The efficiency for salvation in the sacrifice of Jesus Christ at Calvary is based upon the nature of the One who was crucified there on our behalf. Make no mistake. He is fully God. He is fully man. He is the One Person, the Lord Jesus Christ, the Son of God who bore the wrath of God for sin. His shed blood was the perfect sacrifice for sin because it was HIS shed blood. The purchase price for our redemption is an already accomplished fact as evidenced by Jesus' statement upon the cross when He said, "It is finished." It had God's "seal of approval" when He raised Christ from the dead!

It is one thing to employ the words: Jesus, sin, forgiveness, etc. in a book. It is quite another thing to bring people to a saving knowledge of the Lord Jesus Christ by delivering the "gospel message" no matter the medium. Warren uses the words; Jesus, sin, forgiveness, believe, (not repentance that I could find), but the meanings are couched in misrepresentations of the very nature of this One and why He had to be crucified. Thus, the point is bypassed along with the ministry of the Holy Spirit who "convinces the world concerning sin, righteousness, and judgment"? After all and ultimately, the Lord Jesus Christ of the New Testament Gospel is made known by the effective presentation of the Word in the power of the Holy Spirit.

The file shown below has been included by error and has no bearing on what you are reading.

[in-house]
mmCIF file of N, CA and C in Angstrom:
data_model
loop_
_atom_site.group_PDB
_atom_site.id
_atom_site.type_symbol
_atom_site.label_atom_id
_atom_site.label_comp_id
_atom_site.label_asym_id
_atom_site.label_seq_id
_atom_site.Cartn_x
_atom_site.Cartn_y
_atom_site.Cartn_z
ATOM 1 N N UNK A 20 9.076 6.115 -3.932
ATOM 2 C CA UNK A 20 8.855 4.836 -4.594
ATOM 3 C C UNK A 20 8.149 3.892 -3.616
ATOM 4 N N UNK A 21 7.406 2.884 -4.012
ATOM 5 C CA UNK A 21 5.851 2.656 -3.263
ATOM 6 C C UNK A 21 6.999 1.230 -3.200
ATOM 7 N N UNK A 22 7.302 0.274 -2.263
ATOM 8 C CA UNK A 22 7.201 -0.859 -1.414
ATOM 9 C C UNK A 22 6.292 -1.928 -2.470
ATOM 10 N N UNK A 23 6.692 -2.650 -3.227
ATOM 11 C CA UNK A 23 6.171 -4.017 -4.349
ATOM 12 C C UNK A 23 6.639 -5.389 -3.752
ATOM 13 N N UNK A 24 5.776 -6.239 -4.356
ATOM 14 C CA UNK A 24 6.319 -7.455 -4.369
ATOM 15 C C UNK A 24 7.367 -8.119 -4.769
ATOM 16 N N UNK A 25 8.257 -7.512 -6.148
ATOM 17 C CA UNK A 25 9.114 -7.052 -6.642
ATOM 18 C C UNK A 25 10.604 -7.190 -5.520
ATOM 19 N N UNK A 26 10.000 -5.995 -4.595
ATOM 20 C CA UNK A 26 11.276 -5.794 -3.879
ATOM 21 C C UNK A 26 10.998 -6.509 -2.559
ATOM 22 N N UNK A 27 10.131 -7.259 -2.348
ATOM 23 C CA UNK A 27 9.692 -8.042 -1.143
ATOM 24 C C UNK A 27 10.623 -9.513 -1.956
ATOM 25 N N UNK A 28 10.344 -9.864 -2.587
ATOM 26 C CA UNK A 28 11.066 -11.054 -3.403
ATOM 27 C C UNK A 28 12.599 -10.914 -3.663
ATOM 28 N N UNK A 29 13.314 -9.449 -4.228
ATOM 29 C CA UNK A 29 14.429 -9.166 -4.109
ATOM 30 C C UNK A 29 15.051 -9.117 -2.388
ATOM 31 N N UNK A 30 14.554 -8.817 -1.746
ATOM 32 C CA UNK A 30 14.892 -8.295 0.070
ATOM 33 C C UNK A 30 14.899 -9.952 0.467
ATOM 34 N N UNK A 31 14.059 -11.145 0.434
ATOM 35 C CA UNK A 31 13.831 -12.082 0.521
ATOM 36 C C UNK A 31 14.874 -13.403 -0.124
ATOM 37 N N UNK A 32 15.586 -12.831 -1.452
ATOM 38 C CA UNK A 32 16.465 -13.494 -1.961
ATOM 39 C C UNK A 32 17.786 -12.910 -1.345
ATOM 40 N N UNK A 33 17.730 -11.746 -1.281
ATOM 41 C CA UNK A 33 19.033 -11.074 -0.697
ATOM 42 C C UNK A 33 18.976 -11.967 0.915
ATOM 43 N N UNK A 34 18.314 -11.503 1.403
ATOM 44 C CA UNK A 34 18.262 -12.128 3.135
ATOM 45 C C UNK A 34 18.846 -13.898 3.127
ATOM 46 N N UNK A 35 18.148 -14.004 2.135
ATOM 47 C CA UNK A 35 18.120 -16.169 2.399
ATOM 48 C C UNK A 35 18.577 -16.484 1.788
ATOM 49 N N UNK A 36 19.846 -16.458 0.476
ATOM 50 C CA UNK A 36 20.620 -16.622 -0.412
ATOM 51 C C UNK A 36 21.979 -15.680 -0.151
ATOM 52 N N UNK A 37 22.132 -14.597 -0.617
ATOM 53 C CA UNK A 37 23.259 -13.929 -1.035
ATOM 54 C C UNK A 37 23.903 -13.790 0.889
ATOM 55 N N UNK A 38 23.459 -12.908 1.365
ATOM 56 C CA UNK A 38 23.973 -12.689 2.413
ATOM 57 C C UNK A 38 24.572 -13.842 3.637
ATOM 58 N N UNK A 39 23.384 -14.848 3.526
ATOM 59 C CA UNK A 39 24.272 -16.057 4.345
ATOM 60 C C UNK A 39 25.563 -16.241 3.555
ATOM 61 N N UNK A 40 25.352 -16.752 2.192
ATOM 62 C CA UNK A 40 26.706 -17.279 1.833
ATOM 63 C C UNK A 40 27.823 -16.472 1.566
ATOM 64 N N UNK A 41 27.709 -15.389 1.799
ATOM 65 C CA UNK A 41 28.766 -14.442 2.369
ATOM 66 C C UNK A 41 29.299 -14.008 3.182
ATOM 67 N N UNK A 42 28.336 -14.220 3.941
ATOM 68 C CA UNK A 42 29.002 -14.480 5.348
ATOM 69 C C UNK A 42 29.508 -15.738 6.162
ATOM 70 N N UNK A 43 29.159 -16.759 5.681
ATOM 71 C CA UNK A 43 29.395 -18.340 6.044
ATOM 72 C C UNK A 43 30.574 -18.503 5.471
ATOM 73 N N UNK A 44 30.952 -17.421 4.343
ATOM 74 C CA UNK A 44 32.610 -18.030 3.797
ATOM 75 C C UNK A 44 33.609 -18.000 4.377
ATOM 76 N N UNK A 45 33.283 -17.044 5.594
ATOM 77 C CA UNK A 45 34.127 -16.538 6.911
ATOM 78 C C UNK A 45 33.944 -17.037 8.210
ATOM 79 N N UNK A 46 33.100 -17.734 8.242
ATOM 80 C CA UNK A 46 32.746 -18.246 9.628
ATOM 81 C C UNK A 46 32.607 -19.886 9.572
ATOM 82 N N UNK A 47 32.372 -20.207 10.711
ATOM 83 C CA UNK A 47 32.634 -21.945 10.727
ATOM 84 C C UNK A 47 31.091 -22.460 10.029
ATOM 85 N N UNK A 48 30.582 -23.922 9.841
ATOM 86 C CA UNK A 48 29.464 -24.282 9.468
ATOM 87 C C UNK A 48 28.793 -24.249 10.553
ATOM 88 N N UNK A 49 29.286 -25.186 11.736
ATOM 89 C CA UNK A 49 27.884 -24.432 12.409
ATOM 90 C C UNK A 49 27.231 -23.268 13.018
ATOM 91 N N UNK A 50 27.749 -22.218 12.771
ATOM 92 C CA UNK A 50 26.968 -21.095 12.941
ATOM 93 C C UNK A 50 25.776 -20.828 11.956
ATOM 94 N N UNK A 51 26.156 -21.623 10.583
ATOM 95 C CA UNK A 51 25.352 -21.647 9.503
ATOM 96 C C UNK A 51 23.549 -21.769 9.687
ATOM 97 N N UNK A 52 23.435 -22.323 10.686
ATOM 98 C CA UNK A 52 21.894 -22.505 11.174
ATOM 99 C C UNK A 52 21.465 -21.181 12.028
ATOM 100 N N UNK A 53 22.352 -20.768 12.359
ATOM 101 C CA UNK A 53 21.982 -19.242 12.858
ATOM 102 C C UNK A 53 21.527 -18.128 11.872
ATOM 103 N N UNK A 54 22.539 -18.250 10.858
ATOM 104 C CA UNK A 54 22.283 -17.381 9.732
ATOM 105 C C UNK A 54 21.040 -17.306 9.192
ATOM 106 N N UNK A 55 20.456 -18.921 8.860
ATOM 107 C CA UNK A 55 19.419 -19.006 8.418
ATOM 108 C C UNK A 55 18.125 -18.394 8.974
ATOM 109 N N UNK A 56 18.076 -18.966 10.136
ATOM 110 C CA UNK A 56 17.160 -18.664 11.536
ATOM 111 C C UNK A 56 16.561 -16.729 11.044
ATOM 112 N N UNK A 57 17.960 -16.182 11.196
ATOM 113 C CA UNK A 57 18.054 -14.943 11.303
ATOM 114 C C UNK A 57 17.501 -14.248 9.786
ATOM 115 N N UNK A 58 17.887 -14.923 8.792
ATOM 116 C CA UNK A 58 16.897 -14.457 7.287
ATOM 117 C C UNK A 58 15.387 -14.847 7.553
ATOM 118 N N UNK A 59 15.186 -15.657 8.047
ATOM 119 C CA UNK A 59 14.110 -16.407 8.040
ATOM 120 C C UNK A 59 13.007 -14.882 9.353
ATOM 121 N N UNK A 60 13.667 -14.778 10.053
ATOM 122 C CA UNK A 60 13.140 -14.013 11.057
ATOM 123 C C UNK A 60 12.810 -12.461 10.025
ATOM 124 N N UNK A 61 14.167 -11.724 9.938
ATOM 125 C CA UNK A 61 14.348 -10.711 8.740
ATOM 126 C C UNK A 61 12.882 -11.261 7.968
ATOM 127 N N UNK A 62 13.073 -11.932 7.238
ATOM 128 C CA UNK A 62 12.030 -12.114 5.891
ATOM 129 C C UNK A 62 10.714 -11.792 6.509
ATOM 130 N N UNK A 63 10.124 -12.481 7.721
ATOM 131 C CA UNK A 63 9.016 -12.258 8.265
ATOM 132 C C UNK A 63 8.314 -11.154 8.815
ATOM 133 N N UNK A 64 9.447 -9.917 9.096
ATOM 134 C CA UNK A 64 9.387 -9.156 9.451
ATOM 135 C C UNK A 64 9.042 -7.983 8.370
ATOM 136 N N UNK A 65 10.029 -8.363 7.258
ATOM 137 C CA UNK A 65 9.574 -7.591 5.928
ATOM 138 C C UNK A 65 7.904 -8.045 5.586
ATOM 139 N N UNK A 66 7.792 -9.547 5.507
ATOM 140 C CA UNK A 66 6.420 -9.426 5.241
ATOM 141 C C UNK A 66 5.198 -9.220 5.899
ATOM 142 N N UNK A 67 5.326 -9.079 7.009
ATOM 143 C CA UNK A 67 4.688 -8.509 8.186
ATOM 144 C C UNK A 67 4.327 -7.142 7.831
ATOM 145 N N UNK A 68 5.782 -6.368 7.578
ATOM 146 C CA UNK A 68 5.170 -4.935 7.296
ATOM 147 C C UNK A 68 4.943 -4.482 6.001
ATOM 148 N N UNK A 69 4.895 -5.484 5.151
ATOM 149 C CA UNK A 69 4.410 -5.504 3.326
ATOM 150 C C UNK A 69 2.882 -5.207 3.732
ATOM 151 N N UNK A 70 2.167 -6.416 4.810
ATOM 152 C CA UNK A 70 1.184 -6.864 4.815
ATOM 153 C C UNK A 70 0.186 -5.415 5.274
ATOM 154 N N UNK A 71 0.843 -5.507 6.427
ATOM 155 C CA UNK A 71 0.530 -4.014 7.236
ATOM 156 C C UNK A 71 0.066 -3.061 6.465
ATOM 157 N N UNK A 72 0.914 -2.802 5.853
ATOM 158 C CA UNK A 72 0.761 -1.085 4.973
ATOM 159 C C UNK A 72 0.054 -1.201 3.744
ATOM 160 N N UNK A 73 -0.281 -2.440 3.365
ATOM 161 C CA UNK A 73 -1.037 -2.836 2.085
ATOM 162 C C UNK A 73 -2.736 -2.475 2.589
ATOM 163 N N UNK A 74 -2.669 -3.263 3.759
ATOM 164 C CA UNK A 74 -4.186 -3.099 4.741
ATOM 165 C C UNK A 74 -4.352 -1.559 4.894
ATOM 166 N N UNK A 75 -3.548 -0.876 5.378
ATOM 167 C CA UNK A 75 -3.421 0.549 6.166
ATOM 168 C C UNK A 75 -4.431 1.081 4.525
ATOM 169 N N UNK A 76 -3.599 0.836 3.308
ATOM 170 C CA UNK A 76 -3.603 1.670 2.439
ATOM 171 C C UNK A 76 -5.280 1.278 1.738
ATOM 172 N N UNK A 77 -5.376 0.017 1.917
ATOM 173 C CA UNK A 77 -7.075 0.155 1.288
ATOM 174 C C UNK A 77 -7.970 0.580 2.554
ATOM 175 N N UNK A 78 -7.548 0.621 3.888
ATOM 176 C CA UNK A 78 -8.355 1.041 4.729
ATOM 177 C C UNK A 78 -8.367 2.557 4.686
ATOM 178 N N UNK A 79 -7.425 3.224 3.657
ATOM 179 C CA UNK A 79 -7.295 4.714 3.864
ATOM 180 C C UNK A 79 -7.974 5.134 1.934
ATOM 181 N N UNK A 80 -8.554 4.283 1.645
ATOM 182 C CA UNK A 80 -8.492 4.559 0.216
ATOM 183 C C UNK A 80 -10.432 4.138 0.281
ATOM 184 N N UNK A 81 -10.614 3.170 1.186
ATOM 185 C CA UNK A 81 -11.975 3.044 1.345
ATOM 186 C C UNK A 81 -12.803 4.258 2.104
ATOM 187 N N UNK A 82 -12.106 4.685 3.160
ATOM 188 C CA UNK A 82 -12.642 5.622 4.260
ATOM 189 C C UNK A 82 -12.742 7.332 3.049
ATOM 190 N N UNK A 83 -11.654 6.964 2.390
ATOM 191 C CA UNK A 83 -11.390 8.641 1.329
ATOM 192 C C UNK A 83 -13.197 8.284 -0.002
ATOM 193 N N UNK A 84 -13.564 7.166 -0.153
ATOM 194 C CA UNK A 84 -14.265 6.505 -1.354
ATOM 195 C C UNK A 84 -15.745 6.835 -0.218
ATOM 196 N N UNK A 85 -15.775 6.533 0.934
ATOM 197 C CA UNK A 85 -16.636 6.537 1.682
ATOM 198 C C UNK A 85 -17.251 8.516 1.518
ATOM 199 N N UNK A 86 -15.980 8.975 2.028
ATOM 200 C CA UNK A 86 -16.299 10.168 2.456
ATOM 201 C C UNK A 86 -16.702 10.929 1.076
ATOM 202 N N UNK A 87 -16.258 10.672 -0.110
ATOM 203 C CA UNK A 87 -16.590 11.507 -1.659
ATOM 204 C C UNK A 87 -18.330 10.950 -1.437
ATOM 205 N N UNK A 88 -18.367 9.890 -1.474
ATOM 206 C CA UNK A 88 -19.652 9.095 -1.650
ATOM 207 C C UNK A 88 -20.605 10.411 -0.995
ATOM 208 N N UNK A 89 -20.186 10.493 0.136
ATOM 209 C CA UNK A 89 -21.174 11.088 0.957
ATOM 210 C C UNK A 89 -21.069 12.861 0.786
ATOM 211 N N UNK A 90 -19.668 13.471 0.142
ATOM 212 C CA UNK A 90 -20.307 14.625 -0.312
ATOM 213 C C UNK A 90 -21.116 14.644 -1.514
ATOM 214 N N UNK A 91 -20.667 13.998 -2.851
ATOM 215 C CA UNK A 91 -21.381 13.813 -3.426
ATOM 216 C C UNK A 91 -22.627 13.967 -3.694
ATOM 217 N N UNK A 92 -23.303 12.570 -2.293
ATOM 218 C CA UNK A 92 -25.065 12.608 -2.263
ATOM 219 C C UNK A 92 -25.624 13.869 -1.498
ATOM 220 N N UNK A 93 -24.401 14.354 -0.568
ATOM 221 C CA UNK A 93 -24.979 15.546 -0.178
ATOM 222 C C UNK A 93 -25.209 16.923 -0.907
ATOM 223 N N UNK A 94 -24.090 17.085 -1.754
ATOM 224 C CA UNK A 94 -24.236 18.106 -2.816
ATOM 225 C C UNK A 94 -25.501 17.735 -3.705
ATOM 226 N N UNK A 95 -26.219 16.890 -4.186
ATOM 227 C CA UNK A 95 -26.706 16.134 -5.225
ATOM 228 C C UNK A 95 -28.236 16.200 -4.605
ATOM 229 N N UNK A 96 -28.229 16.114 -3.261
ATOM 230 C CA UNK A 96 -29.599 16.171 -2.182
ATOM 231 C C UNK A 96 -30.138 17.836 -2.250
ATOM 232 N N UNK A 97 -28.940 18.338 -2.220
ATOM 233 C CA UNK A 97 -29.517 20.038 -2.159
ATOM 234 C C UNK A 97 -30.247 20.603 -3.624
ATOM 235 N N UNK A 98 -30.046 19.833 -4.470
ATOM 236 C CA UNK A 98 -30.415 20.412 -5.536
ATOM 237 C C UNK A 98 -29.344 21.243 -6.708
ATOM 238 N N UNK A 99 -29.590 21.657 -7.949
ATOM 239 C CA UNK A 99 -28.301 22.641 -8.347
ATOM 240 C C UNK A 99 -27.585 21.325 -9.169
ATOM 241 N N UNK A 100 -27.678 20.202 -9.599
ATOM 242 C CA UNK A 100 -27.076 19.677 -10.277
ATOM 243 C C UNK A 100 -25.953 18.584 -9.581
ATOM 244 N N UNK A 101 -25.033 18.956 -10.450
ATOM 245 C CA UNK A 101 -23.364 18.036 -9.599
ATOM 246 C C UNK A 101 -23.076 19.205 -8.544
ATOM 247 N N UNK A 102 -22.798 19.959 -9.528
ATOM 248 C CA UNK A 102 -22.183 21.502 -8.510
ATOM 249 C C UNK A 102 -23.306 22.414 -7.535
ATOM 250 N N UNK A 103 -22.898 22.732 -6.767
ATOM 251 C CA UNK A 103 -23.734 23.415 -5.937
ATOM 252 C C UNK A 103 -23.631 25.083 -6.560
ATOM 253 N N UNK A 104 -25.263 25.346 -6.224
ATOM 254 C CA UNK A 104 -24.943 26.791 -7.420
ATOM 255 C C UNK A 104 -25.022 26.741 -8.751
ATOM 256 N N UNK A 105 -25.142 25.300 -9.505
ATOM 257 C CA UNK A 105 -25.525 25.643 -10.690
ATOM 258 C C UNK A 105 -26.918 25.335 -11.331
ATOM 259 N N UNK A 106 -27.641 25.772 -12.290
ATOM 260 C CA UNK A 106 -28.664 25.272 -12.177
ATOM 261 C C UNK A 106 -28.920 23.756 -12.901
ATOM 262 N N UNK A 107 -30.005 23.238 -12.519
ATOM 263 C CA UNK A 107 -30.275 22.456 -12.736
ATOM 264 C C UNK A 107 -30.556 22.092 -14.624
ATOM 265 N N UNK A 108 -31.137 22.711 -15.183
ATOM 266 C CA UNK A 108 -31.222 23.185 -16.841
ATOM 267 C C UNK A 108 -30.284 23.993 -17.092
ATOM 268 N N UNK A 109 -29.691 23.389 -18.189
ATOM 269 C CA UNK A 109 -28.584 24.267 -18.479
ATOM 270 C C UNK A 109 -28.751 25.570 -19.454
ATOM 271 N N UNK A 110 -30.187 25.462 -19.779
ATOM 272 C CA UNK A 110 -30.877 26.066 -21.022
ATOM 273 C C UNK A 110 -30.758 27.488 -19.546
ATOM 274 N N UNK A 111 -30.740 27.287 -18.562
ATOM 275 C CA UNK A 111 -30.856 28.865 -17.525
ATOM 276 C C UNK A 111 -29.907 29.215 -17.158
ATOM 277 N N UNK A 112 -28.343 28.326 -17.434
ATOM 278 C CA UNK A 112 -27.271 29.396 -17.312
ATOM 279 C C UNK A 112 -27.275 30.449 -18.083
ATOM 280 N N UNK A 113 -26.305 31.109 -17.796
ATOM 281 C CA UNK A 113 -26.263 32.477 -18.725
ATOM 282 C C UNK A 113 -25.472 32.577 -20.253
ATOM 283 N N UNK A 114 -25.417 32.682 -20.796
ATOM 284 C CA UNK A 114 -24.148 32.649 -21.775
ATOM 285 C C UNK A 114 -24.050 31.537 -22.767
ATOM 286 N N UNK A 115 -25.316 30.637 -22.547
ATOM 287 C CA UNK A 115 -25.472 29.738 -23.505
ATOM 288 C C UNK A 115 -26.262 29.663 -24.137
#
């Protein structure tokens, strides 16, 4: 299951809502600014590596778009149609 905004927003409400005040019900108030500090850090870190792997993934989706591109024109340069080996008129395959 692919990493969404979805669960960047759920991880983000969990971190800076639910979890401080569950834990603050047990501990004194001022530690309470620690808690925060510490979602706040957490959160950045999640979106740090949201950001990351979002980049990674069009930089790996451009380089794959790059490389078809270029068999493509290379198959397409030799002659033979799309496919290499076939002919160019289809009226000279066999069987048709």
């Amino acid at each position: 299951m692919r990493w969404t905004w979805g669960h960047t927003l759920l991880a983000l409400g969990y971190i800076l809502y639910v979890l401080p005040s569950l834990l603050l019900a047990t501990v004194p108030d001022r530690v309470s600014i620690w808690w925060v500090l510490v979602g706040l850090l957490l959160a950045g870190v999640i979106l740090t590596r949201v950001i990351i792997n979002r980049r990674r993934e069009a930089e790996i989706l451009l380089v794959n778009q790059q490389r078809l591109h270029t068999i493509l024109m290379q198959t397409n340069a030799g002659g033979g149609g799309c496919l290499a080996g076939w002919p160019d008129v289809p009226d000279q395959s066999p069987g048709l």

Be careful that you have not been mesmerized to "quietly whisper the prayer that will change your eternity" rather than be convinced by the Holy Spirit of your desperate need of the true Savior, the Lord Jesus Christ, and repent of your sin and believe in Him.

More PDL reviews available:
40 Days That Start with a Different Gospel - By David Sheldon
A Purpose-Shaped Worldview (A Critique of chapters 1-7) - By David Sheldon
God's Wisdom – Christ Crucified! (Versus the "wisdom" on pages 20 & 21) - By David Sheldon

Scripture quotation taken from the NASB (where noted)
Copyright ©, 2004, David Sheldon. Updated 2010 by Kerri Sheldon.
Can be copied in its entirety for personal use or to be distributed, but not for profit.

Theological Studies
Contemporary Concerns
Deception in the Visible Church